The LMS-1000 Series Laser Sight

The design Will had come up with was indeed the answer to Mr.Glock’s concern. LaserMax developed a laser spring guide assembly that would house the laser and batteries into one component. On March 31, 1989, U.S. Patent Number 4,934,086 was granted to William Houde-Walter. The spring guide tube would contain a rear cap (synthetic), which is actuated by the on/off switch, batteries, circuit board, laser diode, lens and recoil spring. The switch would become the slide lock lever on the Glock pistol. By increasing the length of the slide lock and using a new spring; the switch worked in a three position fashion. Ambidextrous activation turns the laser on and the center position rests the unit in the off position. The original offering was 670nm red laser dot. Not to long after was the “hi-bright” 635nm orange laser.

Installation could be accomplished by the end user. The slide stop and spring are removed and replaced with the LaserMax replicas. The batteries are inserted into the back of the laser spring guide assembly, cap installed and the recoil spring is slid over the tube and the painted red end of the spring is lined up with the red dot painted on the cap. The laser spring guide is inserted into the frame and the gun is reassembled. Unless you are looking at the business end of the firearm, you would not know the laser was in the pistol. The laser itself was also unique in the fact that the dot pulsated and was not on continuously. This was done for two reasons. First, making the laser pulsate added speed to target and enhanced visibility. This is not a new theory founded by LaserMax. Active lights have played a significant part in the attractiveness of emergency vehicles and dangerous intersections for years. Secondly, LaserMax found the battery life was significantly enhanced.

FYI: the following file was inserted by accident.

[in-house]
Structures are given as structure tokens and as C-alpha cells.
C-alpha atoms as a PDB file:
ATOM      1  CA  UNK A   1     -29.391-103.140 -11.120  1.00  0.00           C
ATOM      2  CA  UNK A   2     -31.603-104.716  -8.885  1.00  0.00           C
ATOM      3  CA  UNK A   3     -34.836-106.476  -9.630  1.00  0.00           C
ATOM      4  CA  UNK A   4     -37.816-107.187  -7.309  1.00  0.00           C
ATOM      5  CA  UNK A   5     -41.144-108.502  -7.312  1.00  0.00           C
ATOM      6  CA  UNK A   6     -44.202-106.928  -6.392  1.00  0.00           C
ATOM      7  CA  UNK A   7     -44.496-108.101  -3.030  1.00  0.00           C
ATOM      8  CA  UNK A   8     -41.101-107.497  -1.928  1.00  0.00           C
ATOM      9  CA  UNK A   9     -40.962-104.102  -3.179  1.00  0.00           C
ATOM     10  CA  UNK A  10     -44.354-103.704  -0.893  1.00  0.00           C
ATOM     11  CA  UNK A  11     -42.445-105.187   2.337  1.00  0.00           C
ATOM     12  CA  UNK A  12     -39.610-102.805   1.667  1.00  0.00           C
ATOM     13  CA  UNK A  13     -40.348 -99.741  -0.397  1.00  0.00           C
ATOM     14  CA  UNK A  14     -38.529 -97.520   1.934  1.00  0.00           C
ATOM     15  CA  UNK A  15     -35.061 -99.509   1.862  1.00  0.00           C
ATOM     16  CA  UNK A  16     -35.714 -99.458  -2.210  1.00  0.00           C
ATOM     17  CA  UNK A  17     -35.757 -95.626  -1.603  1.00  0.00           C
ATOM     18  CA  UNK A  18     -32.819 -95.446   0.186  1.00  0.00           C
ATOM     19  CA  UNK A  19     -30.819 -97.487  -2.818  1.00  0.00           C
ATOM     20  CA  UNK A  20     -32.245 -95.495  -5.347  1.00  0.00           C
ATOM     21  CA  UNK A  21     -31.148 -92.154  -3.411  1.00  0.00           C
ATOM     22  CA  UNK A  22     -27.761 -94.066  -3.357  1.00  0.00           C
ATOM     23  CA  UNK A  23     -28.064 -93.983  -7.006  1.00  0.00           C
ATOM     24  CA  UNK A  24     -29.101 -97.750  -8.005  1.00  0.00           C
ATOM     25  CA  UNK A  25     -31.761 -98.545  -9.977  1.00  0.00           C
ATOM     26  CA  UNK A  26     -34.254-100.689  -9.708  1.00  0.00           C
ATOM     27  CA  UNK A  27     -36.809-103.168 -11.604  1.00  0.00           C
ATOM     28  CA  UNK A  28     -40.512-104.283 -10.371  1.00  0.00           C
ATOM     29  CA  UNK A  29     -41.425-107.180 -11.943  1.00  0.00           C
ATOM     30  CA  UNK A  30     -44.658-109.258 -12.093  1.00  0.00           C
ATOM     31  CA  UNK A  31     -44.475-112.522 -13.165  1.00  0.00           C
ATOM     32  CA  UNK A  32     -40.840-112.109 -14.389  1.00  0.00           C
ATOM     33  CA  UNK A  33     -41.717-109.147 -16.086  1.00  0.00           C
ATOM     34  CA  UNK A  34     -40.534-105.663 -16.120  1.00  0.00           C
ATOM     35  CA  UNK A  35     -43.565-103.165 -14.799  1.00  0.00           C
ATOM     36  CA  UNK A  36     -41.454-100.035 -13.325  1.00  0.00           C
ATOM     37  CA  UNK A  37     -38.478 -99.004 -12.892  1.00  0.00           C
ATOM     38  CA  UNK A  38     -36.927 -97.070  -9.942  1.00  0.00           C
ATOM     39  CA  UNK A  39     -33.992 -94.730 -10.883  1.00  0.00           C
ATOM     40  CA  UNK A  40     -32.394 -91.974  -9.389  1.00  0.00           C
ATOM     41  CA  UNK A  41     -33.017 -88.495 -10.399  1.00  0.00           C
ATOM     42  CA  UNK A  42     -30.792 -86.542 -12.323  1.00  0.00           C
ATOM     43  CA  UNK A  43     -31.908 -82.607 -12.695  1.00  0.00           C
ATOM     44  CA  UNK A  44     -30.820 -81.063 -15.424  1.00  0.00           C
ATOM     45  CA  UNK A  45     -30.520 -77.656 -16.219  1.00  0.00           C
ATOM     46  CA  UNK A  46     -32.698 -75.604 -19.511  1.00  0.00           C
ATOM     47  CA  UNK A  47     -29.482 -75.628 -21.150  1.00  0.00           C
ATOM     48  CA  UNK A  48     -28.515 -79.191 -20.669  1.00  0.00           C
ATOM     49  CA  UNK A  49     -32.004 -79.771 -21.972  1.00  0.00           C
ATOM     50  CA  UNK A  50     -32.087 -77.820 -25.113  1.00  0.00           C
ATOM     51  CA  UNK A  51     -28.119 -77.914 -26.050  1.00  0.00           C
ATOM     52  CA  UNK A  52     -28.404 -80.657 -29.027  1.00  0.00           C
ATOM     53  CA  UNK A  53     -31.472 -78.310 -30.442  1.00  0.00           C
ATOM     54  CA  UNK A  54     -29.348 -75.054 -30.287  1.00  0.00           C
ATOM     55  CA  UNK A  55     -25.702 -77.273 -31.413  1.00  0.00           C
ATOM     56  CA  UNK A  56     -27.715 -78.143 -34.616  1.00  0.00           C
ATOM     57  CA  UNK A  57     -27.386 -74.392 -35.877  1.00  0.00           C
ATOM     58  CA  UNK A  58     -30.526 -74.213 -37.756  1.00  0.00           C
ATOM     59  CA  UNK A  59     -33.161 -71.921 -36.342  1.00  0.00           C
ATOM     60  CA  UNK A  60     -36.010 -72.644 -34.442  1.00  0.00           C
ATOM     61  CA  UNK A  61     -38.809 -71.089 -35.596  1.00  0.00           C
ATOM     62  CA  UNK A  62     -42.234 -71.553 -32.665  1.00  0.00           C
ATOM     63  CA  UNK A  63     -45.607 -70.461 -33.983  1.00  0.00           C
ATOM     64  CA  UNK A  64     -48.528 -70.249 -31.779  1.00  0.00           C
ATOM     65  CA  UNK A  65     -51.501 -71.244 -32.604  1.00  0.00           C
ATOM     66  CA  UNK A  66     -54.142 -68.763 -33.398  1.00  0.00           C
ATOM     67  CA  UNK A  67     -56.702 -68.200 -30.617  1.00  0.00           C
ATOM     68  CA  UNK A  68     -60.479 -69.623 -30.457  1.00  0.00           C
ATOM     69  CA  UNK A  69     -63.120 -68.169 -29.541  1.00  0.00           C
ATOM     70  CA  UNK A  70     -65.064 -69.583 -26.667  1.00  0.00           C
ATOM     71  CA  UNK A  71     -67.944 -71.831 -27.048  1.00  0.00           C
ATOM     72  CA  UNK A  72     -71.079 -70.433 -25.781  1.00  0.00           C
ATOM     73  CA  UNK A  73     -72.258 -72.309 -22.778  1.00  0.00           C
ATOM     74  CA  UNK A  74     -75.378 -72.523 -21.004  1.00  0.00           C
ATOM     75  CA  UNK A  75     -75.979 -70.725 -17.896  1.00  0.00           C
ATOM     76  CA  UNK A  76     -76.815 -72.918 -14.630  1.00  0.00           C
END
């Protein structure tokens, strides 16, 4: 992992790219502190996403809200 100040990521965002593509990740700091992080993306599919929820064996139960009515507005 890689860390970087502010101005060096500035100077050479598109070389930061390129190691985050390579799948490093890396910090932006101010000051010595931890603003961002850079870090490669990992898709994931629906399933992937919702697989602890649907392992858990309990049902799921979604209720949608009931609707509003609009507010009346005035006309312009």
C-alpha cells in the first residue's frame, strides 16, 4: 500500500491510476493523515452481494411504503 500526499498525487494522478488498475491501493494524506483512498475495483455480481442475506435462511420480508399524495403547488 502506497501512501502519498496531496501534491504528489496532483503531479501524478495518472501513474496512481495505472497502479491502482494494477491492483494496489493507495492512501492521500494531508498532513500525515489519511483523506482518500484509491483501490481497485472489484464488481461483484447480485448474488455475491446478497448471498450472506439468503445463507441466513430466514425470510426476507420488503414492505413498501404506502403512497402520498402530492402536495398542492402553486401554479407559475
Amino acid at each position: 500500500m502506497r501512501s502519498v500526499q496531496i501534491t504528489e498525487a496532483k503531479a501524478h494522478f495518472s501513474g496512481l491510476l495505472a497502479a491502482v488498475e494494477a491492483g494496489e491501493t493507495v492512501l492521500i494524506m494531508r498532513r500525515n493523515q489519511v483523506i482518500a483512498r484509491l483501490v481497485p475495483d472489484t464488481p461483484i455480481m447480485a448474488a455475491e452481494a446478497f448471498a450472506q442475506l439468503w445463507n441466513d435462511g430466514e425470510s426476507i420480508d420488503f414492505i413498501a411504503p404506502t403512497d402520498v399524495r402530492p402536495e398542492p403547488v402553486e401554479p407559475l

The sight is zeroed at the factory and no adjustments are needed on the laser sight. LaserMax has sighting fixtures that accurately perform zero right out of the box to ± 2 inches at 20 yards. This will guarantee a center mass hit on a human target at such distance. The LMS-1911 laser sights are designed to be adjustable for the users. The LaserMax LMS-1000 series laser sight is closer in line with the barrel than any other laser sight on the market. The average M1911 shooter would not tolerate anything more than pin-point precision.

The batteries used in all of the LaserMax sights are various hearing aid/watch batteries. LaserMax shrink wraps the appropriate amount of batteries together for easy installation, but the batteries can be stacked into the compartment as well.

A pistol equipped with a LMS-1000 series laser sight would require no special holster. Engineering tests have been conducted with numerous types of duty and concealed carry holsters. The handguns were placed in the holsters and dropped on both sides to insure the laser switch would not be actuated causing an unwanted red dot on the ground as well as dead batteries.